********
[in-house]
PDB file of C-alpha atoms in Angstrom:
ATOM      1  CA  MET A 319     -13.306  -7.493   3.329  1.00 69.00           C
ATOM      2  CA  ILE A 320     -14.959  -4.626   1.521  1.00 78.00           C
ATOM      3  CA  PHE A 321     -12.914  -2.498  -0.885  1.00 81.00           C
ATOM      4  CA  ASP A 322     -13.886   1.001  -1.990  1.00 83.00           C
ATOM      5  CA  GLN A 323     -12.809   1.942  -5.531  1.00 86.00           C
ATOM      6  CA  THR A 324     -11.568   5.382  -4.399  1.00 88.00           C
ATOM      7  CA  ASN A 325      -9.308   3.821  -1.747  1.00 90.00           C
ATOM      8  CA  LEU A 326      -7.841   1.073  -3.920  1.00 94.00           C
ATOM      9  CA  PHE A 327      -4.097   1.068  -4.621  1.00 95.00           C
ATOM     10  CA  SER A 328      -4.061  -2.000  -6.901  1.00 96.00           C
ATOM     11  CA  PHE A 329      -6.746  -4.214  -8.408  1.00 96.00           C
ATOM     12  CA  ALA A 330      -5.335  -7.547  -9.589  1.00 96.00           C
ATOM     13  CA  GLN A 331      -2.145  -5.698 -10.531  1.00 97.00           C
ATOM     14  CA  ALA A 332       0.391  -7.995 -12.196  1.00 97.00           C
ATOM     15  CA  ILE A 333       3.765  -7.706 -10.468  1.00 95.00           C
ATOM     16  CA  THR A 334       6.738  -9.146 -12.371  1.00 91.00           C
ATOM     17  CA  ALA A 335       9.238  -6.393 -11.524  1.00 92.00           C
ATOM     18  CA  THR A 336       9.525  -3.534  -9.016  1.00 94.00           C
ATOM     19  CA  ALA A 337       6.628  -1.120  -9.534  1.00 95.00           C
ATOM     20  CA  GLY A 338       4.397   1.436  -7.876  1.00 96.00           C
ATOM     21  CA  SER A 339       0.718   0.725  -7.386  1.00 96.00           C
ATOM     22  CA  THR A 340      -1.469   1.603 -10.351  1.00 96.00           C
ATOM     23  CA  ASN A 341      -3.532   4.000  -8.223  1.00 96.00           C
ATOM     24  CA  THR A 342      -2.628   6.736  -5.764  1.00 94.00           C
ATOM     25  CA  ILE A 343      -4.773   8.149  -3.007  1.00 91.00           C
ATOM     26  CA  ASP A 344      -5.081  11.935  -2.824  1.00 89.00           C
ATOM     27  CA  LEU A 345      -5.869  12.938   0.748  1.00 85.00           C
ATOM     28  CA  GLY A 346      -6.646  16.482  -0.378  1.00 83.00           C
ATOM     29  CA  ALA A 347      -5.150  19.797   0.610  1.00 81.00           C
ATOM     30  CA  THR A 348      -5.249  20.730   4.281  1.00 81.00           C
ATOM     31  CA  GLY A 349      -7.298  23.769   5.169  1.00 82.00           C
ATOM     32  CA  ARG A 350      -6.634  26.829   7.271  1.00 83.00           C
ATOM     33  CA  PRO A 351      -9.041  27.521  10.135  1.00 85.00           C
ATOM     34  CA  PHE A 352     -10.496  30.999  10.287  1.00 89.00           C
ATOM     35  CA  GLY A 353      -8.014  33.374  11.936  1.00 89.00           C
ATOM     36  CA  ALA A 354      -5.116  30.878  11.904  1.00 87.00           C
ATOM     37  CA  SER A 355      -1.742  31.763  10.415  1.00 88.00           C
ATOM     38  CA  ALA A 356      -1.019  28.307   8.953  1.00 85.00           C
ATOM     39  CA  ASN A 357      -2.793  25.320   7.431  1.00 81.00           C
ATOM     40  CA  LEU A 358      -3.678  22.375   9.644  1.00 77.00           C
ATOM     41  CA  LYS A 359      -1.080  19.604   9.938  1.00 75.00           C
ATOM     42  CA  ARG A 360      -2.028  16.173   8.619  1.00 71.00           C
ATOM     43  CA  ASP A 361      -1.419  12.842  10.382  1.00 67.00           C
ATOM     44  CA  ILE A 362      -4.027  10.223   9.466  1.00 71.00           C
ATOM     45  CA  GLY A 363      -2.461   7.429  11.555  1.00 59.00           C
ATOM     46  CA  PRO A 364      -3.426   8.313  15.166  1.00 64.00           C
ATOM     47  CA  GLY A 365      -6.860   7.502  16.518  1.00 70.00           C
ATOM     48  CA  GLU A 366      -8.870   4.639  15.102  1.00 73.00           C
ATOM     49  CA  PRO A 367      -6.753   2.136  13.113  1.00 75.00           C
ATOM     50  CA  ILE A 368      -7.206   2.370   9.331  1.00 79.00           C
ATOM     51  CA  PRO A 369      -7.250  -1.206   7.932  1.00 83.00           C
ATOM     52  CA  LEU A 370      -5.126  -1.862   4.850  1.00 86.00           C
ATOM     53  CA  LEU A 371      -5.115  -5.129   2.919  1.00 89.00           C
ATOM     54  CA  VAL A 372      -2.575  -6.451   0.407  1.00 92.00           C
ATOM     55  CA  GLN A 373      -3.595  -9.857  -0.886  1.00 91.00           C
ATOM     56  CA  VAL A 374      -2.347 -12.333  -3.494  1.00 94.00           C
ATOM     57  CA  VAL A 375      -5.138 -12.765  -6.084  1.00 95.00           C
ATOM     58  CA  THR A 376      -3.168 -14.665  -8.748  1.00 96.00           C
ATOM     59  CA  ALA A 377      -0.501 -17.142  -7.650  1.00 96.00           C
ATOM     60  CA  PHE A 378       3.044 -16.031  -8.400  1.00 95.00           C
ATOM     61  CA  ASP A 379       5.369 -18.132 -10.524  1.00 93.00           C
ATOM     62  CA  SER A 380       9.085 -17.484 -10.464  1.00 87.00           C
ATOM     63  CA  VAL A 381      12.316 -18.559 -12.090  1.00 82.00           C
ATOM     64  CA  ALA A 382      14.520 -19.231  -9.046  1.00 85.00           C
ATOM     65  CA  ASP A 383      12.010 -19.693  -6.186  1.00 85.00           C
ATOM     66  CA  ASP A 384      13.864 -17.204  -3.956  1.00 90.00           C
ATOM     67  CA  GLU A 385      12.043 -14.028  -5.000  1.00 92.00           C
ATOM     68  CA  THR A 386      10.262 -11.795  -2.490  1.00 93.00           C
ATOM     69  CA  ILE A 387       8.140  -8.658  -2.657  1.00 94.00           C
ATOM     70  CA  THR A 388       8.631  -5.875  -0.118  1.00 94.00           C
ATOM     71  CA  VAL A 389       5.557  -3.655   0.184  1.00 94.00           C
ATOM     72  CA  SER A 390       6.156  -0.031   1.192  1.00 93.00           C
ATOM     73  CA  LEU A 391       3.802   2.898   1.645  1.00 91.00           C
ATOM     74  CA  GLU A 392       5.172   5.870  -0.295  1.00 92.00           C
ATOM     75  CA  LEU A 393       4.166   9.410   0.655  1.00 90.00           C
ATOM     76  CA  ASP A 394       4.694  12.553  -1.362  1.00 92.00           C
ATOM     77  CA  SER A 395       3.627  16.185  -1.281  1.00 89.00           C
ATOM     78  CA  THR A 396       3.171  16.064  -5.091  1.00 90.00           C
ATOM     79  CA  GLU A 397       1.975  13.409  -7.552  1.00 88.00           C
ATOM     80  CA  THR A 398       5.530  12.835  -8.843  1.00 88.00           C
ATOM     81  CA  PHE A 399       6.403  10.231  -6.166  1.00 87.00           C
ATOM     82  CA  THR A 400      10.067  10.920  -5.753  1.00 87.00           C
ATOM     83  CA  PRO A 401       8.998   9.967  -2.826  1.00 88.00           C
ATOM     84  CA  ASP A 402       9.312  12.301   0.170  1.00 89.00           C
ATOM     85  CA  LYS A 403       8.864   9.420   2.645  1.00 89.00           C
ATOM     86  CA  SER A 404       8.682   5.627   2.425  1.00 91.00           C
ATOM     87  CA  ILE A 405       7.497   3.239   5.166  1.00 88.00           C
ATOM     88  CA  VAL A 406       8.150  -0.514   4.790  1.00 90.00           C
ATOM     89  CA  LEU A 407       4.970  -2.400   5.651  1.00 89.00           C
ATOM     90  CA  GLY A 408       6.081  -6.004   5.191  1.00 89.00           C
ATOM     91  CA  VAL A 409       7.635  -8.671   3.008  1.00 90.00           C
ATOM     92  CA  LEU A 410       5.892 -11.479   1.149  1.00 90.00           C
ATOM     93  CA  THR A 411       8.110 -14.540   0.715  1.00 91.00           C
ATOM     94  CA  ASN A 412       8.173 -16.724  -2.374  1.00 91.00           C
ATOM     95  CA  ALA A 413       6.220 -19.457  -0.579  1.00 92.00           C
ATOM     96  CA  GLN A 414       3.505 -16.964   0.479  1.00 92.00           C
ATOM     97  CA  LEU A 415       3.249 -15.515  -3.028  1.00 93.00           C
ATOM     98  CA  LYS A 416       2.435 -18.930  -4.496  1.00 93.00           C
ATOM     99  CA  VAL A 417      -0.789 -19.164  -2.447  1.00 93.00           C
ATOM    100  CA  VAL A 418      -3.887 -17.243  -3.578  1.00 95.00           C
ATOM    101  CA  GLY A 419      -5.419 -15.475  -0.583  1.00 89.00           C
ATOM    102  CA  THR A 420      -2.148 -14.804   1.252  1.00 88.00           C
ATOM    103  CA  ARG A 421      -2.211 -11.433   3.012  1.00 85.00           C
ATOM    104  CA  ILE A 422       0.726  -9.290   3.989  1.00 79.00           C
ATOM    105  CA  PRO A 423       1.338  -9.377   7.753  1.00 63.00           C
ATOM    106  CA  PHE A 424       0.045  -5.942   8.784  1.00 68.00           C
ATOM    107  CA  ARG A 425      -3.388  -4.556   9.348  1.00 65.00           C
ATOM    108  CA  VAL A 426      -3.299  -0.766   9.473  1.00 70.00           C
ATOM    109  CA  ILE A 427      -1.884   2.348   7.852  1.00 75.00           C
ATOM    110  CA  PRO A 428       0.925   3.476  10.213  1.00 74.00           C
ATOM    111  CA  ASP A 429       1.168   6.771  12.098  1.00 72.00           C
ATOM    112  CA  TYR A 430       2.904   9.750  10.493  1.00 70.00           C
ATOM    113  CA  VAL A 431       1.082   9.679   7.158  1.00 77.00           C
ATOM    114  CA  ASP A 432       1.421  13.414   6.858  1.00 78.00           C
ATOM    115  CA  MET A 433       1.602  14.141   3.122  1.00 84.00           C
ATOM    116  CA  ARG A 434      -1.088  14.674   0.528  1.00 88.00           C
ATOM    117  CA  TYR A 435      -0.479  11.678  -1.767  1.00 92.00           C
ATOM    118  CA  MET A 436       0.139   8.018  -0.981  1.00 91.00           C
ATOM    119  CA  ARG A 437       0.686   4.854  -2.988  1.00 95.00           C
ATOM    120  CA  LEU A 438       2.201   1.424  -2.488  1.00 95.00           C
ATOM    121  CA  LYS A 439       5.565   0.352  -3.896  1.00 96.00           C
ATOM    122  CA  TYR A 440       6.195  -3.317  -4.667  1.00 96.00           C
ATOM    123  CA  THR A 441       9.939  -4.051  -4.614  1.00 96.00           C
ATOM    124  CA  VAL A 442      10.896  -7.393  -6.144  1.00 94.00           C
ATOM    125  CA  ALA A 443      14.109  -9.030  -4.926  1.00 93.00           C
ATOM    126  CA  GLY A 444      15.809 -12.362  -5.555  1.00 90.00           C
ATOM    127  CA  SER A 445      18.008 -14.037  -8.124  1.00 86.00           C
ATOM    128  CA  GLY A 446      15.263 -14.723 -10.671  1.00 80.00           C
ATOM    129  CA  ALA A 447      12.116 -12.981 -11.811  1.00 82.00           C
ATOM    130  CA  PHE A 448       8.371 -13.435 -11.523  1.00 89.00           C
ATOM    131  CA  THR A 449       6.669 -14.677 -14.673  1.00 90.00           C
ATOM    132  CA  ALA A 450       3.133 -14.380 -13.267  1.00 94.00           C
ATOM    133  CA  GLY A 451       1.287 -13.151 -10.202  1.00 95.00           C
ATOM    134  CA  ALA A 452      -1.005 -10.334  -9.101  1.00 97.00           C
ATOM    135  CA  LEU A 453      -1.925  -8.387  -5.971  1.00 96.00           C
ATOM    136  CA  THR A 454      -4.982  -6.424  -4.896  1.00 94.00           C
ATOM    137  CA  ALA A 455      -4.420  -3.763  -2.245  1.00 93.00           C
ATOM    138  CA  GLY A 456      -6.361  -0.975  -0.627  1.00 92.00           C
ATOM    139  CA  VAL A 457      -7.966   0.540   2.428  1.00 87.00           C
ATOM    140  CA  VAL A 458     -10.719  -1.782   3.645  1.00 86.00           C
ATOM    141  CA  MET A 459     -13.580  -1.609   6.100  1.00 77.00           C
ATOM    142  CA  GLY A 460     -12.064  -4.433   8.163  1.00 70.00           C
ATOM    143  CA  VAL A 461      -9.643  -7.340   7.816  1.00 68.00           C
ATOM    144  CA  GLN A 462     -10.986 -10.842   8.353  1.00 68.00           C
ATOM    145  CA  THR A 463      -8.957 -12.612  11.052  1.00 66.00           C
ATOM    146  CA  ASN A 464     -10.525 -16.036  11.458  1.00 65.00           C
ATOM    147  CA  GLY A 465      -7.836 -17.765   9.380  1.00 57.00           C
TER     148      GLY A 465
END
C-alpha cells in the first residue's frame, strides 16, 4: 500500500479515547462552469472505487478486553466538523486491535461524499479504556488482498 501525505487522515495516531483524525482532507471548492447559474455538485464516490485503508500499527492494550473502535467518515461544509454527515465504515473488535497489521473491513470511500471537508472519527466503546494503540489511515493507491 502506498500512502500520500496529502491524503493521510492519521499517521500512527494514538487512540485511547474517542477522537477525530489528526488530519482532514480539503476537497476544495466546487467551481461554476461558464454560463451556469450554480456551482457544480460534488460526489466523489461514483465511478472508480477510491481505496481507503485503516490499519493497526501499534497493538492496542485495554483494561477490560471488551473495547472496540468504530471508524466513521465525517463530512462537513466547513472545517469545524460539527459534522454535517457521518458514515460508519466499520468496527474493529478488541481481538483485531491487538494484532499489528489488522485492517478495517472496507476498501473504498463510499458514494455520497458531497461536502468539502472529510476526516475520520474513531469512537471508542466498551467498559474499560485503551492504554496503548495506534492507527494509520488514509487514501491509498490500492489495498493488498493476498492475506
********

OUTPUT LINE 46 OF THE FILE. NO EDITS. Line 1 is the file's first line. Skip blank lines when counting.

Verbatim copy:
ATOM     44  CA  ILE A 362      -4.027  10.223   9.466  1.00 71.00           C